Consumer advice: Safeguard personal info to stop identity theft – Waco Tribune

It seems as though a week doesn’t go by without reports of new data breaches. The largest recently was that of Home Depot account holders, putting at risk the personal information of 56 million Americans.

While Target, PF Chang’s and Dairy Queen receive unwanted press as data victims, the fact is most identity theft is a result of a less sophisticated breach. The most common violation is through the physical loss of devices (laptops, tablets and USB drives) and unintended disclosure through misdirected emails and faxes.

Jo’s story is one that Better Business Bureau hears too often. Jo’s identity was stolen, and closing fraudulent accounts opened in her name was only the beginning of her plight. She had to put a freeze on her credit and jump through endless hoops in order to sort out the fake accounts from the ones she needed to live her life.

Even after all of that, it took a long time before her credit report was accurately reporting her credit worthiness to banks and other lenders. It was a seemingly endless nightmare, and what’s worse, Jo didn’t even know how the thieves got her personal information.

Criminals can access your information in myriad ways, from computer tricks, to stealing credit cards and personal documents, to scamming victims over the phone. You can protect yourself from most of these scams by remaining diligent about protecting your identity.

BBB recommends you shred all sensitive documents, never carry your Social Security card, never give out personal information over the phone or to unknown people and avoid suspicious links while online.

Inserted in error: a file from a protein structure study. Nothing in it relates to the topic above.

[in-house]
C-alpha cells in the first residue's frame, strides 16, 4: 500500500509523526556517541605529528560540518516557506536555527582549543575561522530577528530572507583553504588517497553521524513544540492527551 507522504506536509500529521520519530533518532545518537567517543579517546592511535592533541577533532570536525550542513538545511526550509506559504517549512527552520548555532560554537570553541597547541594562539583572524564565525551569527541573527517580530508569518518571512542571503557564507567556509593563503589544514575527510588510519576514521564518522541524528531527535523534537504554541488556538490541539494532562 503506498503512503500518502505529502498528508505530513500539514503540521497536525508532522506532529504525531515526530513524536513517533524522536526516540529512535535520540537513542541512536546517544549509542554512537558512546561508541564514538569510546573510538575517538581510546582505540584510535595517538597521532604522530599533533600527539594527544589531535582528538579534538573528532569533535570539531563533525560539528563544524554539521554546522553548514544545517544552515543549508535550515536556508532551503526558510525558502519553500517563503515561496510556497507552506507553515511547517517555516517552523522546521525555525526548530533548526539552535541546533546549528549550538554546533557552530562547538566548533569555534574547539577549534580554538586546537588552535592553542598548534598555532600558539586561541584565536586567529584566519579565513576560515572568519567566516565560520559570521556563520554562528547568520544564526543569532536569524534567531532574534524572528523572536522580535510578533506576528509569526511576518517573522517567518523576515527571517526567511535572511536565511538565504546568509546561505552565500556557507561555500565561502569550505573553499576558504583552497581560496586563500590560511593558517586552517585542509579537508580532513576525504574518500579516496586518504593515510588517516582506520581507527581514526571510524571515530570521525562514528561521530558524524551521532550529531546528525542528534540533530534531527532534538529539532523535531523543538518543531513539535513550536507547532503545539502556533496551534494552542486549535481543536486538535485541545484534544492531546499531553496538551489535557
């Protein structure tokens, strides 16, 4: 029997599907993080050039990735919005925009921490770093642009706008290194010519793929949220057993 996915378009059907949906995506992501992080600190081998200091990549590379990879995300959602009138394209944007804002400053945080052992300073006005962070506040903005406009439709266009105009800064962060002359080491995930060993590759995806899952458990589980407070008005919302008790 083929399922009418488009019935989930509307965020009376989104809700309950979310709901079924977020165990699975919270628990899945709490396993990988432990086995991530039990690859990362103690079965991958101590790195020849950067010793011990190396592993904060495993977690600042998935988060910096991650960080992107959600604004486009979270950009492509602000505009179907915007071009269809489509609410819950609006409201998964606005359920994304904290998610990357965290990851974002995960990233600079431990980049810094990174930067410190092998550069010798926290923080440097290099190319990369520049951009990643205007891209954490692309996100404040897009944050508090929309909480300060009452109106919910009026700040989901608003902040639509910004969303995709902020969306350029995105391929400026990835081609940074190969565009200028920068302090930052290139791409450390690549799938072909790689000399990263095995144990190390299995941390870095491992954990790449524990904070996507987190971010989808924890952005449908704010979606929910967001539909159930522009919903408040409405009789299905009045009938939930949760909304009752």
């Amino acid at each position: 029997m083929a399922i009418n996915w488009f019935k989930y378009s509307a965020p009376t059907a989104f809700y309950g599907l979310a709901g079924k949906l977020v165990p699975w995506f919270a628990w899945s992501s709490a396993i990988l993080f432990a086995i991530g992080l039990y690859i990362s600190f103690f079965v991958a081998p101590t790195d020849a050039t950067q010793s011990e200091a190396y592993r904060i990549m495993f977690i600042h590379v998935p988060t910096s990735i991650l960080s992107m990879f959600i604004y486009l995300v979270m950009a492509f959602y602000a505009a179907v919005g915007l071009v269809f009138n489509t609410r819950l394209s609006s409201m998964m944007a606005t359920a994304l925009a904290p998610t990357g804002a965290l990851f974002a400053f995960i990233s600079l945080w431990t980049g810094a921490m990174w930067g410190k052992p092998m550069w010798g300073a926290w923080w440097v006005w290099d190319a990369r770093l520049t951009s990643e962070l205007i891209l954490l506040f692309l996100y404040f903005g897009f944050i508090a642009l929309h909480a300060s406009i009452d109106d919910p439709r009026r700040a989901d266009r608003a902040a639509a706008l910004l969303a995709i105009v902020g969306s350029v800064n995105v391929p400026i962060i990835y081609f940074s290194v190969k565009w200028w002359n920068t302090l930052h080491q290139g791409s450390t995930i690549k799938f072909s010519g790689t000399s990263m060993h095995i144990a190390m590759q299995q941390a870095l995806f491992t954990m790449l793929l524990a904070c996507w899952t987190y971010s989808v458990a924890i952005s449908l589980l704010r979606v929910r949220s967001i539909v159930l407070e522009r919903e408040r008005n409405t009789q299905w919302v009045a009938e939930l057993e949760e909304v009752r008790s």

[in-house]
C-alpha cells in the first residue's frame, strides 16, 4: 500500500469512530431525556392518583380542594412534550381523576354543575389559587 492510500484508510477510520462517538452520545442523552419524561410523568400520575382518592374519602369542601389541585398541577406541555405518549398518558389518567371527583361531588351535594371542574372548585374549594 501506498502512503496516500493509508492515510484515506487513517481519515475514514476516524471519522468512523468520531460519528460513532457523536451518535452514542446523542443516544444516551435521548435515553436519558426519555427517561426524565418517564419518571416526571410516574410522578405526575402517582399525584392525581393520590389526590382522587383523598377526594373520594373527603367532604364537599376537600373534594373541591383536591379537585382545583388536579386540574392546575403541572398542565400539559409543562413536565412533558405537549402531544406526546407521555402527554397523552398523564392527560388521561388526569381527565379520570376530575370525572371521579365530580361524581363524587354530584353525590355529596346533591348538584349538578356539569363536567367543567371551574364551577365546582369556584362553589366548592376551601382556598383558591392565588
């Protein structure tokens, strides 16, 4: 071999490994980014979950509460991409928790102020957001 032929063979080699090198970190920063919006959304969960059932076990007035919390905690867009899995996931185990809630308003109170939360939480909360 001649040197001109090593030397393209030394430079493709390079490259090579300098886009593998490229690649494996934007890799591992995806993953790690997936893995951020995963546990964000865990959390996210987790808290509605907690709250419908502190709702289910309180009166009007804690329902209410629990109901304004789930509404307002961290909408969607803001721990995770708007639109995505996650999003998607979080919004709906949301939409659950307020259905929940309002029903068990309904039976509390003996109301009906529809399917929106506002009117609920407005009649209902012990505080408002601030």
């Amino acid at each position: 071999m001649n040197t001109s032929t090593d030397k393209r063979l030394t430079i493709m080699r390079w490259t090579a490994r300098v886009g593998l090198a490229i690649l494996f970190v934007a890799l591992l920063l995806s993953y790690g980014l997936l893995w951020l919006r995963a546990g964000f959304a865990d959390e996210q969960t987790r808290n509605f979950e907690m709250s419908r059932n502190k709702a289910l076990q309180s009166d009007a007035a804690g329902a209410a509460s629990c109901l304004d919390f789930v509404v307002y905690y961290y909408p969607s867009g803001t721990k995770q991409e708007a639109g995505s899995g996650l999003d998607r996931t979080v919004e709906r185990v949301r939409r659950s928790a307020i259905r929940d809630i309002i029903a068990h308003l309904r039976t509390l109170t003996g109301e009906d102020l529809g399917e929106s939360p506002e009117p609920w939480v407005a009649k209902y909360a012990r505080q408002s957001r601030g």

BBB also advises consumers to have a document retention schedule. BBB offers the following suggestions:

Insurance documentation: Keep everything as long as you have the policy. Also, save any paperwork regarding unresolved claims and coverage.

Keep utility, cellphone and similar bills only until you receive confirmation that your payment has been processed. The only exception to this is if you are self-employed. Self-employed people should keep these records longer so they can prove any deductions on their tax forms.

Loan documentation: Keep all paperwork until you pay off the loan. Then, you can shred everything except the document that proves you paid in full.

Monthly bank statements: Find out how much time your bank or credit cards give you to challenge incorrect statements. Keep them until you are no longer able to challenge them. This is typically between 60 days to one year after the mistake is made.

Keep 1 year

Paycheck stubs: Don’t throw away your paycheck stubs until you receive your annual W-2 form from your employer. If everything matches, feel free to shred your pay stubs. Then, keep your W-2 forms for at least a few years.

Keep 3 years

Bank statements

Expired insurance policies

Keep 7 years

Tax returns, canceled checks and receipts, records for tax deductions taken. The IRS has six years to challenge your return if it thinks that you underreported your gross income by 25 percent or more.

Keep forever

All paperwork related to bankruptcy, inheritance and wills.

Auditor’s reports.

House or condominium records: It is a good idea to keep documents of expenditures related to house or condominium improvements. Capital purchases that improve or enhance the value of your home when you sell your property may lower your capital gains tax.

IRA contribution records: If you made a nondeductible contribution to an IRA plan, such as a Roth IRA, keep your records to show that you already were taxed for this money.

Adam Price is regional director of the Better Business Bureau serving the Greater Waco area. He can be reached at

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